Timing, among other factors, improves aging in next-generation wireless communications

Timing, among other factors, improves aging in next-generation wireless communications
A multi-user MISO communication system is considered, where a BS equipped withNt antennas serves K (K < Nt) single-antenna users. The communication is assisted by an RIS comprising of M nearly-passive reflecting elements and one RIS micro-controller. We assume that the BS and the RIS keep static and the users are moving with the same velocity. Credit: Intelligent and Converged Networks

In wireless communications, channels can not only change, but they can also age. For contemporary systems, these connections between the transmitter and the receiver break down over time, user movement and power dissipation. Understanding how channels age in future systems, as well as how to mitigate such issues, are key to developing the next generation of wireless communications, according to an international collaboration studying the topic in reconfigurable intelligent surface (RIS)-assisted systems.

Researchers published an analysis of how RIS-assisted communication systems perform under channel aging on April 29 in Intelligent and Converged Networks.

RISs are arrays comprising individually programmable and controlled circuits that can dynamically reflect signals and may be the linchpin platform to achieve 6G , according to first author Yan Zhang, School of Electronic and Information Engineering, Beijing Jiaotong University.

"Investigating the performance of RIS-assisted communication systems under the condition of channel aging can verify whether deploying an RIS in a can reduce the adverse impact of channel aging on system performance and how much performance gain it can bring," Zhang said. "This is helpful to provide a theoretical basis for the system optimization design of RIS-assisted communication systems."

All three components of the communication system can move: the RIS may be a satellite, the moves as the Earth rotates and the users are unpredictably mobile. Add in modifications to the communication environment, such as physical barriers or weather interference, and the channels of communication will continuously change over time.

"These factors lead to the so-called channel aging phenomenon where the channels vary across time with correlated channel variables in a transmission," Zhang said. "Channel aging results in a mismatch between the current and estimated channels that degrades the system performance. But, to the best of our knowledge, there is a lack of studies on the impact of channel aging on RIS-assisted . Since RIS will help evolve wireless communication, it is of great importance to analyze how RISs can improve the channel quality with user mobility."

The researchers examined how deploying an RIS in a system affects the adverse impact of channel aging on system performance. They modeled a system in which a base station simultaneously sends signals to an RIS and to individual cell phone users. The RIS reflects the signal to the same users, duplicating and strengthening the signal. In this model, the RIS and base station are stationary while the users are moving in a single direction at the same velocity, such as on a highway.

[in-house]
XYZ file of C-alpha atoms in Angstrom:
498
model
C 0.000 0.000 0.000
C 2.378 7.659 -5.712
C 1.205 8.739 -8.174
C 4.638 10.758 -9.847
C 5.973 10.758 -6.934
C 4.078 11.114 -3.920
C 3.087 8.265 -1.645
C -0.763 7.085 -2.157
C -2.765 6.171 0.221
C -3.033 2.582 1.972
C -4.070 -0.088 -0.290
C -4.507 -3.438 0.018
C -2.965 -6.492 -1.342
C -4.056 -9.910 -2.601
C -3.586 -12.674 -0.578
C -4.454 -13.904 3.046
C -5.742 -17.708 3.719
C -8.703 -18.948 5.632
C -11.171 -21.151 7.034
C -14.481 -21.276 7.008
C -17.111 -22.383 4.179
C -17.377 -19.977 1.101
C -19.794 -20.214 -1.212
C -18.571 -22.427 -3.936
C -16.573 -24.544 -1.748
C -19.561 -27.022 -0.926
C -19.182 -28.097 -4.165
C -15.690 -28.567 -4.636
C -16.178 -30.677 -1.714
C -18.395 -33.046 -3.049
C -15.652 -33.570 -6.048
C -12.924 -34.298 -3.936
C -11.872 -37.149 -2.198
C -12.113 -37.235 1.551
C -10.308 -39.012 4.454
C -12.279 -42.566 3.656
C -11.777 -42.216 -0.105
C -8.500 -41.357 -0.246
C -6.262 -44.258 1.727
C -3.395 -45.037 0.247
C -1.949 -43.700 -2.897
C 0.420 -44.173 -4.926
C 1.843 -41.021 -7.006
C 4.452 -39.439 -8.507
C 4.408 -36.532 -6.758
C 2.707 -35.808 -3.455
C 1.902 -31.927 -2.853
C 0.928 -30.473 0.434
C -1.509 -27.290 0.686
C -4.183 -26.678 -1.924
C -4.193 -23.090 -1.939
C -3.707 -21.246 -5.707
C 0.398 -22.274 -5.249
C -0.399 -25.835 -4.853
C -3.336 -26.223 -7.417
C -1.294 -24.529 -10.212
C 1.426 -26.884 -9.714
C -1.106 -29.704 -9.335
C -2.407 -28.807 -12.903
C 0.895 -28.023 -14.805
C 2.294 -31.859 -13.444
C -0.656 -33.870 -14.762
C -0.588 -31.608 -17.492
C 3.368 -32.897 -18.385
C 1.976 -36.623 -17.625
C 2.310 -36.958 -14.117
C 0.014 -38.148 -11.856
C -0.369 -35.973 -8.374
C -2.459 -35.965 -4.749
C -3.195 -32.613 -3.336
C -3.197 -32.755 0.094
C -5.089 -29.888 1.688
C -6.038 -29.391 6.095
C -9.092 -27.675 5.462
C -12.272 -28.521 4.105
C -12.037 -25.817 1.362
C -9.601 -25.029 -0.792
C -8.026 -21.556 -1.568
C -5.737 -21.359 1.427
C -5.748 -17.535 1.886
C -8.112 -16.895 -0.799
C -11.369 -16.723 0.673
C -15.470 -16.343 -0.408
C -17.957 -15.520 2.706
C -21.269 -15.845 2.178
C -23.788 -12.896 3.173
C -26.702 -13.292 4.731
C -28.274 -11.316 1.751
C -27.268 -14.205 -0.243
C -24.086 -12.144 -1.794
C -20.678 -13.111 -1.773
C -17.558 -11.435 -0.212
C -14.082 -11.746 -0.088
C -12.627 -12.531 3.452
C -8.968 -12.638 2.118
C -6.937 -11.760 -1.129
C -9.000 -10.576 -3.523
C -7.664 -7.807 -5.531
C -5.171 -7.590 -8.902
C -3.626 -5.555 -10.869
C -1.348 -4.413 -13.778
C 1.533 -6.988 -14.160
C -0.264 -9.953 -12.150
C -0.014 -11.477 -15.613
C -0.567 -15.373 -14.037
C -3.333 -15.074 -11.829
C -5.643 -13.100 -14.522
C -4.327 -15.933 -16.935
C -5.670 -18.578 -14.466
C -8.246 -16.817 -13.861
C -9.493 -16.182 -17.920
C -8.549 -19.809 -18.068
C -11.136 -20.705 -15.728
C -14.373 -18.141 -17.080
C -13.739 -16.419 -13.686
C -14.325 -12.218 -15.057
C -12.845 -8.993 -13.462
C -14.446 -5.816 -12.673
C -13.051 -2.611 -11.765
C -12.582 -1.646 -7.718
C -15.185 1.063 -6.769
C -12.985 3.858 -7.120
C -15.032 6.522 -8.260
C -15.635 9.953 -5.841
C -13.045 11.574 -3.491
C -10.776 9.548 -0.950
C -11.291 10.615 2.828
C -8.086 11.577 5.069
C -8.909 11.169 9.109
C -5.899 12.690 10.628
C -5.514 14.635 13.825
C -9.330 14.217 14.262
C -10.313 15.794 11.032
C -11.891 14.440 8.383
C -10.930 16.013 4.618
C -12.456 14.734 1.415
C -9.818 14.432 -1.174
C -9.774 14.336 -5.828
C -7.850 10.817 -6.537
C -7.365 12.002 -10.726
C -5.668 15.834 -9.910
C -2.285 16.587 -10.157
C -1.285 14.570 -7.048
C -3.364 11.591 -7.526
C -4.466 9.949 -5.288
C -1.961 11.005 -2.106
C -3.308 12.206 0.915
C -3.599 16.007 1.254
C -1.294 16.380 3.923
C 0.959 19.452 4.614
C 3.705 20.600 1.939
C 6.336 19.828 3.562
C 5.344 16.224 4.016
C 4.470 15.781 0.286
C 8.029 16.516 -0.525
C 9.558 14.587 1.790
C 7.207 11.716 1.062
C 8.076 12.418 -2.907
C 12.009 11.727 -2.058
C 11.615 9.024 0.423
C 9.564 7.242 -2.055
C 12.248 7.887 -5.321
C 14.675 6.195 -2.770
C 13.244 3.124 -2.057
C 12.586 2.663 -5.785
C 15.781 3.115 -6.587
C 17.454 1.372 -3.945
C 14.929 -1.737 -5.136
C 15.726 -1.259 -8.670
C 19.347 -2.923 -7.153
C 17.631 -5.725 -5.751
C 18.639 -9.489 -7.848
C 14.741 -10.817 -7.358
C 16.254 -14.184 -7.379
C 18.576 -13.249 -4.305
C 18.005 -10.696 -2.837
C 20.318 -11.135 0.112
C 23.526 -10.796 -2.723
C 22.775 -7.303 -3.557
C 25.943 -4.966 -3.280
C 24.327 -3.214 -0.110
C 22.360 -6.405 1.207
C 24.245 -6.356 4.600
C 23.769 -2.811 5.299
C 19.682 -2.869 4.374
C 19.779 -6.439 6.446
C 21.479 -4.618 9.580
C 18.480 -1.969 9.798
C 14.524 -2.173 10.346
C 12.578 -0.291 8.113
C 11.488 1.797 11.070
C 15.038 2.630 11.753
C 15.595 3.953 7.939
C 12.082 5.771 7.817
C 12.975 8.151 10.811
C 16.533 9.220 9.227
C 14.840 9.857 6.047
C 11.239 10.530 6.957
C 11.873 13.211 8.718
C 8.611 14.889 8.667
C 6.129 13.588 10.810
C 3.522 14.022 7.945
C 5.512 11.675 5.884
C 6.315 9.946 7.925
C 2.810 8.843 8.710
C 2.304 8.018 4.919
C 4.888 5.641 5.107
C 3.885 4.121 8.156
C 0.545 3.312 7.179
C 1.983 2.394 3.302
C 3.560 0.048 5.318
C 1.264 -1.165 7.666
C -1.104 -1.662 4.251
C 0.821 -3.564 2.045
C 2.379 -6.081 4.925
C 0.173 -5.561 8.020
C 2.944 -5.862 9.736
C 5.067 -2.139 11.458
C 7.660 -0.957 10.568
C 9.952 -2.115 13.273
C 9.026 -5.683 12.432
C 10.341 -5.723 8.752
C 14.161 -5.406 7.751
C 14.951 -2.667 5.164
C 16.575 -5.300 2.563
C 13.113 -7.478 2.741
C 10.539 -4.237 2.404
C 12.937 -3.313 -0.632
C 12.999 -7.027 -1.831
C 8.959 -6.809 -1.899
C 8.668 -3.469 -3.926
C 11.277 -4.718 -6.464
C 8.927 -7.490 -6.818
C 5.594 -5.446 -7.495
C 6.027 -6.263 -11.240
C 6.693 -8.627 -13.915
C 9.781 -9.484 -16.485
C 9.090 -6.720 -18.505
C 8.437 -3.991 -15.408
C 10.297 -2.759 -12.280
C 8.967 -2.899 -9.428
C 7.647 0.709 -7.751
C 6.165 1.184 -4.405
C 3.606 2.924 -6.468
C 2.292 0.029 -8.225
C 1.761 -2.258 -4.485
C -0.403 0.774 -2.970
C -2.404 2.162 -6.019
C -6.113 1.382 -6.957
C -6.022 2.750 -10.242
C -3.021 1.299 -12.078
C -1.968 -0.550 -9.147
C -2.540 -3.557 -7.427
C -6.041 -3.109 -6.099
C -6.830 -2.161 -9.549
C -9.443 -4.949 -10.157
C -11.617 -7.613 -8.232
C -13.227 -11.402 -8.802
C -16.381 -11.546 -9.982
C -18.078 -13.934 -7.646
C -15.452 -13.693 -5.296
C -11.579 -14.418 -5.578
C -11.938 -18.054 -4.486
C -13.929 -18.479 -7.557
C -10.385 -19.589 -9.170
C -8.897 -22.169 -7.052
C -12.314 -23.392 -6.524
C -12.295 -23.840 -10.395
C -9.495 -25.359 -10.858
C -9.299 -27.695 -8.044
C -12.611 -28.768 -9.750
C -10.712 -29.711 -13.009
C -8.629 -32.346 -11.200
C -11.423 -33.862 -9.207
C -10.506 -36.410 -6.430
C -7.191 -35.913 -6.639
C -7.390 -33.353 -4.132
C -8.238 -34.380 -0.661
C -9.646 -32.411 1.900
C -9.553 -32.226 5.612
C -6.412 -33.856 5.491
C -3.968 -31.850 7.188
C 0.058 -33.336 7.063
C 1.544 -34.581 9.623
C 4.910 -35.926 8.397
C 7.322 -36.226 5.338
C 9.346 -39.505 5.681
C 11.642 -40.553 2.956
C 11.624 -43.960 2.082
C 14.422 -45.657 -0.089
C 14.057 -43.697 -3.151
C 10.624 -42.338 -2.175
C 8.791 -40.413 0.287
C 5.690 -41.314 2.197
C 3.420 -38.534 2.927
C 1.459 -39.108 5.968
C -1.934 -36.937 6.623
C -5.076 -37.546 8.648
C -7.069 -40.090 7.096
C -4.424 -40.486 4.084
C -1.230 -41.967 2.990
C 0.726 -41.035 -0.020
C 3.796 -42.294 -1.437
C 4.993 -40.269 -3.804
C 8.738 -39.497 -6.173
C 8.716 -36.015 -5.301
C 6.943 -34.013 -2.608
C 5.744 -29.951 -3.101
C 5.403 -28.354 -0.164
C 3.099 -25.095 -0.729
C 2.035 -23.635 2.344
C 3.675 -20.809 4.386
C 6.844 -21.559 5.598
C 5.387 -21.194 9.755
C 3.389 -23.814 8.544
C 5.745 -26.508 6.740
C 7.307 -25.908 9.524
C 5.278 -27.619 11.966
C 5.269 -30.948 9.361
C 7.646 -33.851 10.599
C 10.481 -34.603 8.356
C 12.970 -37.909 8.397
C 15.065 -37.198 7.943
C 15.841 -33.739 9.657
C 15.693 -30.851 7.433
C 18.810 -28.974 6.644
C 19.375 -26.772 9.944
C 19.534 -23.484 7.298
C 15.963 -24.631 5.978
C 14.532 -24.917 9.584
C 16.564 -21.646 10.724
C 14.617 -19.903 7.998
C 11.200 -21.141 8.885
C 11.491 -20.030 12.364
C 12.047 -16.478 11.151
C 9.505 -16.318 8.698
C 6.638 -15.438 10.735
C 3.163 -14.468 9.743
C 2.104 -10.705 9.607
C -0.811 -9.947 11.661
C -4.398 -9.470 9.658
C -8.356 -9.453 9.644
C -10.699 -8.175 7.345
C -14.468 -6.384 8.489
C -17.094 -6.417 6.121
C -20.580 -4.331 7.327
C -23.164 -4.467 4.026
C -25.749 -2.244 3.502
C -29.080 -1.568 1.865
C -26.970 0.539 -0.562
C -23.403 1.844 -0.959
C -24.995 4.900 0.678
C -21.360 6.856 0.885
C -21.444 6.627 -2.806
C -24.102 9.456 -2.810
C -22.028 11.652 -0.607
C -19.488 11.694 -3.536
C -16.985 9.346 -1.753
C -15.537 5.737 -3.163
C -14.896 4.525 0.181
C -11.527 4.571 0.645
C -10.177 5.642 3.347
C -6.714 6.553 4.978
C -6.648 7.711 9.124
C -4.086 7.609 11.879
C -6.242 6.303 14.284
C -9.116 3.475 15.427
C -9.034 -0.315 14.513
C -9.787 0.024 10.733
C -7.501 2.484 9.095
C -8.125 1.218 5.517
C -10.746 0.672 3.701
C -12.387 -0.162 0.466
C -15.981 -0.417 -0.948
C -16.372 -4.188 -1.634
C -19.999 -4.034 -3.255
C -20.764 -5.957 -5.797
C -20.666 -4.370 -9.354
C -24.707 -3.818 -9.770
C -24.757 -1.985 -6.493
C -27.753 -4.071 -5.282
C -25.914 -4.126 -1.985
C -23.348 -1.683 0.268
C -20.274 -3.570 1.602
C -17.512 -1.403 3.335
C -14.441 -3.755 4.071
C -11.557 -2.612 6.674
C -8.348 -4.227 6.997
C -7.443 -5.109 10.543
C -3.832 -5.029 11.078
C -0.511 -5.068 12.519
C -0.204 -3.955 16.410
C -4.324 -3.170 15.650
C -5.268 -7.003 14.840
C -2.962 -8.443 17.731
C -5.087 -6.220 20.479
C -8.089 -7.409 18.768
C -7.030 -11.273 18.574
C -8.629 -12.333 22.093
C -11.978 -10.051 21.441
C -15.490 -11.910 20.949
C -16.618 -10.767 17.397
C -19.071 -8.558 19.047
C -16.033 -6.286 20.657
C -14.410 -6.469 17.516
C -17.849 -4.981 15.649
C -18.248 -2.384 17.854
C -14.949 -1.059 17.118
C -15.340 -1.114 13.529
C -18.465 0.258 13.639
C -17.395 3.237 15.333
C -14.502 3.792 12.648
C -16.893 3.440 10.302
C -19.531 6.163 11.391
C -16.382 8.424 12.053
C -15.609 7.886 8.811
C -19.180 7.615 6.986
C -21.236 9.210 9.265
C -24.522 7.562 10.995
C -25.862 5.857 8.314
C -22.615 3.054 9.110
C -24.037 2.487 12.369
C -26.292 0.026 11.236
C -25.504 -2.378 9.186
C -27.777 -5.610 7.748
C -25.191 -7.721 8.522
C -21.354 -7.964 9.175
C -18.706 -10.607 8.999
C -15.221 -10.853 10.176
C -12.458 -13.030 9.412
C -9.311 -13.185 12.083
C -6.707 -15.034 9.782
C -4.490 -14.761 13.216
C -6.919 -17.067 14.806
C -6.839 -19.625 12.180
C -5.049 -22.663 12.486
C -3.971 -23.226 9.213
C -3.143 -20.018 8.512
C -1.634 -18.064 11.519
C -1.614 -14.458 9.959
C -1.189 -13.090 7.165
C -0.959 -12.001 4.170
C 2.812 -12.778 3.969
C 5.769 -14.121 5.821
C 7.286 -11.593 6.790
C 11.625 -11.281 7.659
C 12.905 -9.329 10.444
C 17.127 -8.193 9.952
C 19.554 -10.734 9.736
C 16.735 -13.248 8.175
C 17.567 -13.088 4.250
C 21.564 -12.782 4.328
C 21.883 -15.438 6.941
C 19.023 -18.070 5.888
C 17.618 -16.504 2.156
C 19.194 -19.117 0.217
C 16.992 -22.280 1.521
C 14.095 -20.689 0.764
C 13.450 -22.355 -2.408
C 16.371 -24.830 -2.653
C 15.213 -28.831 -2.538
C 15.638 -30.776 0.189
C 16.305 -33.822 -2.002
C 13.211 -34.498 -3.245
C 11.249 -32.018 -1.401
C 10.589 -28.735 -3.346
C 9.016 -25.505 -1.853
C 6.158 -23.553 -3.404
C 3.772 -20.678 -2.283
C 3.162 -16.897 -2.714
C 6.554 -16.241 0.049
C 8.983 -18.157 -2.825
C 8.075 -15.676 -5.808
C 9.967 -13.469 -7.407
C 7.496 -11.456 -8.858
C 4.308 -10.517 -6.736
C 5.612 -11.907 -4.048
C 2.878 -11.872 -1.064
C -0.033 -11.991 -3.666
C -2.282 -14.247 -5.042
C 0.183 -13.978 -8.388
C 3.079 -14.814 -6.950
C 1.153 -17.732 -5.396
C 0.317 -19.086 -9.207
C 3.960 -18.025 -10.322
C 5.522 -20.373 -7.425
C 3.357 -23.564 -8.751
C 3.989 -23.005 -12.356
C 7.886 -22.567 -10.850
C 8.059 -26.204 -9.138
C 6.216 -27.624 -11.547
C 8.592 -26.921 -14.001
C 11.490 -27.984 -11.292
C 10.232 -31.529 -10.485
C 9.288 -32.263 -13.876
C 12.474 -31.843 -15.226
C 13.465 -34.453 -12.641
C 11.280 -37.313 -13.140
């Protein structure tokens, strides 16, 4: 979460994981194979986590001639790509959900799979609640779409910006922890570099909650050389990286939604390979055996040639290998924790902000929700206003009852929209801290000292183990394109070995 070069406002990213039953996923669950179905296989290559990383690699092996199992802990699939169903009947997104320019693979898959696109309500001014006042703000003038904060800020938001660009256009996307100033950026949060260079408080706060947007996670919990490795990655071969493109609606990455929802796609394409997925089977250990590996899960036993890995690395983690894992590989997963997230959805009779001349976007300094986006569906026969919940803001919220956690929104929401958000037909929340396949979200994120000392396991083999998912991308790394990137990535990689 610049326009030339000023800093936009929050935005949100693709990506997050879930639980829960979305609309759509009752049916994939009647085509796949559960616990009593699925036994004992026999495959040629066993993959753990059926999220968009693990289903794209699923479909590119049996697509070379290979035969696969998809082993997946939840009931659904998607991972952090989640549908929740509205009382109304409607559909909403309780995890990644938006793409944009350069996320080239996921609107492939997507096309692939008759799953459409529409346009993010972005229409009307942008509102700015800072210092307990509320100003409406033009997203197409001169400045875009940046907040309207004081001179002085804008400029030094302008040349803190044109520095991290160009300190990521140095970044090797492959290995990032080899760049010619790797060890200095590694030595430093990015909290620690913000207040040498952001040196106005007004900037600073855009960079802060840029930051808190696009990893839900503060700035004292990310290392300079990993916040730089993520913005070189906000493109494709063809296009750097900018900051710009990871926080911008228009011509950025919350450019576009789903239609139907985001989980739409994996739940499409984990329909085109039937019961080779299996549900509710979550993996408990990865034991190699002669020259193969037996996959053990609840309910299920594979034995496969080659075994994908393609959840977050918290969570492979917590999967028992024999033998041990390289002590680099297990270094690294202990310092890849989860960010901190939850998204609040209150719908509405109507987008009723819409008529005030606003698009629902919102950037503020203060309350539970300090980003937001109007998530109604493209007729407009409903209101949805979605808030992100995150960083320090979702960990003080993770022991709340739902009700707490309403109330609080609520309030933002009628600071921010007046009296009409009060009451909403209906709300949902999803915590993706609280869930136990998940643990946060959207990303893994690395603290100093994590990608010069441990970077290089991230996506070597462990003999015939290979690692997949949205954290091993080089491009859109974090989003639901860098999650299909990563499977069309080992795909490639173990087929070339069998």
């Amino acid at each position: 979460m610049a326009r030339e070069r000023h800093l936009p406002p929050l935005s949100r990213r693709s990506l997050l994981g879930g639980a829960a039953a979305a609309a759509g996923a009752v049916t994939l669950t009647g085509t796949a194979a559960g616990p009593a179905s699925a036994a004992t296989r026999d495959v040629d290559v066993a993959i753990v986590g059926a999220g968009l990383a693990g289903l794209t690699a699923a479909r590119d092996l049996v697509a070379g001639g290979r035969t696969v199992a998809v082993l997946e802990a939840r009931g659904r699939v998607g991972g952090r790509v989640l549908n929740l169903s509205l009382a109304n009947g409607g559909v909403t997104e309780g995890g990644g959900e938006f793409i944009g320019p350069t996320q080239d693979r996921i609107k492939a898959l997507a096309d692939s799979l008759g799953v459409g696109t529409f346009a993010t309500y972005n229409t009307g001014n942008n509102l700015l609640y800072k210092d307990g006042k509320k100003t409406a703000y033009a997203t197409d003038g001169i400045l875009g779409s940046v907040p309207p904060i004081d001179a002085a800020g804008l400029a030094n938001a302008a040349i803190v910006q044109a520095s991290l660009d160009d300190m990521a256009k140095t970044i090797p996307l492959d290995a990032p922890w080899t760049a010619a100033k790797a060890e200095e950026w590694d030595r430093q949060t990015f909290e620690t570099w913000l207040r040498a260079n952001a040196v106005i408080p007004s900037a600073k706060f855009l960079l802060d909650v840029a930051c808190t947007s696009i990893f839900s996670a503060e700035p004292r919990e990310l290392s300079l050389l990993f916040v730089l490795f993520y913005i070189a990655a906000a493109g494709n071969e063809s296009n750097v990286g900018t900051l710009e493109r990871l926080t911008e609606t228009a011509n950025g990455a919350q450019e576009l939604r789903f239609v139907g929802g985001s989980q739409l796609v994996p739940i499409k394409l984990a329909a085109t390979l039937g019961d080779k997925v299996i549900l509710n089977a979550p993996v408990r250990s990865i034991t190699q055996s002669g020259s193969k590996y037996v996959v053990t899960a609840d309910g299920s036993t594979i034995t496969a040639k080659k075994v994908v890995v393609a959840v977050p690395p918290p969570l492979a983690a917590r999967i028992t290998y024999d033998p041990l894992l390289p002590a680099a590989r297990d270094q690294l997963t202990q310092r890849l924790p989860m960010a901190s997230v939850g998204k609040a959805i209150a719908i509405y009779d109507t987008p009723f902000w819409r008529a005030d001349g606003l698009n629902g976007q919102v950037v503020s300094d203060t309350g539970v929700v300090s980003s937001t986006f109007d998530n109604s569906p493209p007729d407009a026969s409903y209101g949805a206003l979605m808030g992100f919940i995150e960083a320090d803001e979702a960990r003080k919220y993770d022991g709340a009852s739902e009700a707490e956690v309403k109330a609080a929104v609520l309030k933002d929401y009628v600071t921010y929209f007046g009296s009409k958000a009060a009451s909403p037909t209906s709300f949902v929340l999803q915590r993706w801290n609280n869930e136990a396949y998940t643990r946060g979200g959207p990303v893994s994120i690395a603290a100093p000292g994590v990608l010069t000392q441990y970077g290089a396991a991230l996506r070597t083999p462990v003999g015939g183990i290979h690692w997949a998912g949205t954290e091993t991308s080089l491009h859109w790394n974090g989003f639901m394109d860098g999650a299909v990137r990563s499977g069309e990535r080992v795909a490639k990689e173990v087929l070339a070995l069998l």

The system mathematically estimates the best channel to send a signal, depending on location, movement, potential barriers and several other factors. The channel varies from the time it is estimated to when it is used to send or detect the signal—this is the aging phenomenon.

"Due to the existence of an extra end-to-end signal propagation path established by the RIS, we found that RISs can reduce the adverse effects of channel aging on the communication system, as well as improve the overall system performance, compared to systems without an RIS," Zhang said, "Moreover, the system performance improved as the total transmit power and the number of antennas at the base station, the number of the RIS's reflecting elements and the temporal correlation coefficient increased."

But, Zhang said, while the RIS can increase transmission capacity by adding reflecting elements, it does not have infinite capacity since it will eventually become saturated.

"This analysis is helpful in providing a theoretical basis for the system optimization design of RIS-assisted communication systems," Zhang said. "The study can be further generalized along with several promising future work directions, as well. For example, we can apply this approach to the study of spatially correlated fading and more efficient estimation methods, to name just a few."

More information: Yan Zhang et al, Performance analysis of reconfigurable intelligent surface assisted systems under channel aging, Intelligent and Converged Networks (2022). DOI: 10.23919/ICN.2022.0002

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Citation: Timing, among other factors, improves aging in next-generation wireless communications (2022, May 3) retrieved 24 May 2024 from https://techxplore.com/news/2022-05-factors-aging-next-generation-wireless.html
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